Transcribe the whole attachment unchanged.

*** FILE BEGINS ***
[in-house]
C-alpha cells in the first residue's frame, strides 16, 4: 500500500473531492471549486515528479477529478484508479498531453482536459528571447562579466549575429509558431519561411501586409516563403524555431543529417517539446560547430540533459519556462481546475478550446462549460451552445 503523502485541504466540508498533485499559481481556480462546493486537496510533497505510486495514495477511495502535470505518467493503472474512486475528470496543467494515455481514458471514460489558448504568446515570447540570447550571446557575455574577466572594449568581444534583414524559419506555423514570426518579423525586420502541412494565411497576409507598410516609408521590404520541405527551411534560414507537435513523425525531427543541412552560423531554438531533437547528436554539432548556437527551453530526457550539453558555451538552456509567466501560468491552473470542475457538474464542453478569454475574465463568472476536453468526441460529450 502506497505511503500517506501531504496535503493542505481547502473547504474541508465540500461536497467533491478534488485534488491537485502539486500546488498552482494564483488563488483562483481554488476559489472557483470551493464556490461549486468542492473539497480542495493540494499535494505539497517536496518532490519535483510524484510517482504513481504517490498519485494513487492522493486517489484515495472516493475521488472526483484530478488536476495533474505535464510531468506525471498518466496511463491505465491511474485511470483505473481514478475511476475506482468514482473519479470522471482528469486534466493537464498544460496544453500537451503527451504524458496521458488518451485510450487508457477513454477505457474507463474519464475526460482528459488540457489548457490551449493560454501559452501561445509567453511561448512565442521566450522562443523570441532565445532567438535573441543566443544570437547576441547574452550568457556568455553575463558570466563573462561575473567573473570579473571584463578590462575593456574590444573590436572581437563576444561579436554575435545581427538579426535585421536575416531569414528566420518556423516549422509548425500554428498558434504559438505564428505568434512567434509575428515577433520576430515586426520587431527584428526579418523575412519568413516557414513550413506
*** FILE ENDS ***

[in-house]
C-alpha cells in the first residue's frame, strides 16, 4: 500500500473531492471549486515528479477529478484508479498531453482536459528571447562579466549575429509558431519561411501586409516563403524555431543529417517539446560547430540533459519556462481546475478550446462549460451552445 503523502485541504466540508498533485499559481481556480462546493486537496510533497505510486495514495477511495502535470505518467493503472474512486475528470496543467494515455481514458471514460489558448504568446515570447540570447550571446557575455574577466572594449568581444534583414524559419506555423514570426518579423525586420502541412494565411497576409507598410516609408521590404520541405527551411534560414507537435513523425525531427543541412552560423531554438531533437547528436554539432548556437527551453530526457550539453558555451538552456509567466501560468491552473470542475457538474464542453478569454475574465463568472476536453468526441460529450 502506497505511503500517506501531504496535503493542505481547502473547504474541508465540500461536497467533491478534488485534488491537485502539486500546488498552482494564483488563488483562483481554488476559489472557483470551493464556490461549486468542492473539497480542495493540494499535494505539497517536496518532490519535483510524484510517482504513481504517490498519485494513487492522493486517489484515495472516493475521488472526483484530478488536476495533474505535464510531468506525471498518466496511463491505465491511474485511470483505473481514478475511476475506482468514482473519479470522471482528469486534466493537464498544460496544453500537451503527451504524458496521458488518451485510450487508457477513454477505457474507463474519464475526460482528459488540457489548457490551449493560454501559452501561445509567453511561448512565442521566450522562443523570441532565445532567438535573441543566443544570437547576441547574452550568457556568455553575463558570466563573462561575473567573473570579473571584463578590462575593456574590444573590436572581437563576444561579436554575435545581427538579426535585421536575416531569414528566420518556423516549422509548425500554428498558434504559438505564428505568434512567434509575428515577433520576430515586426520587431527584428526579418523575412519568413516557414513550413506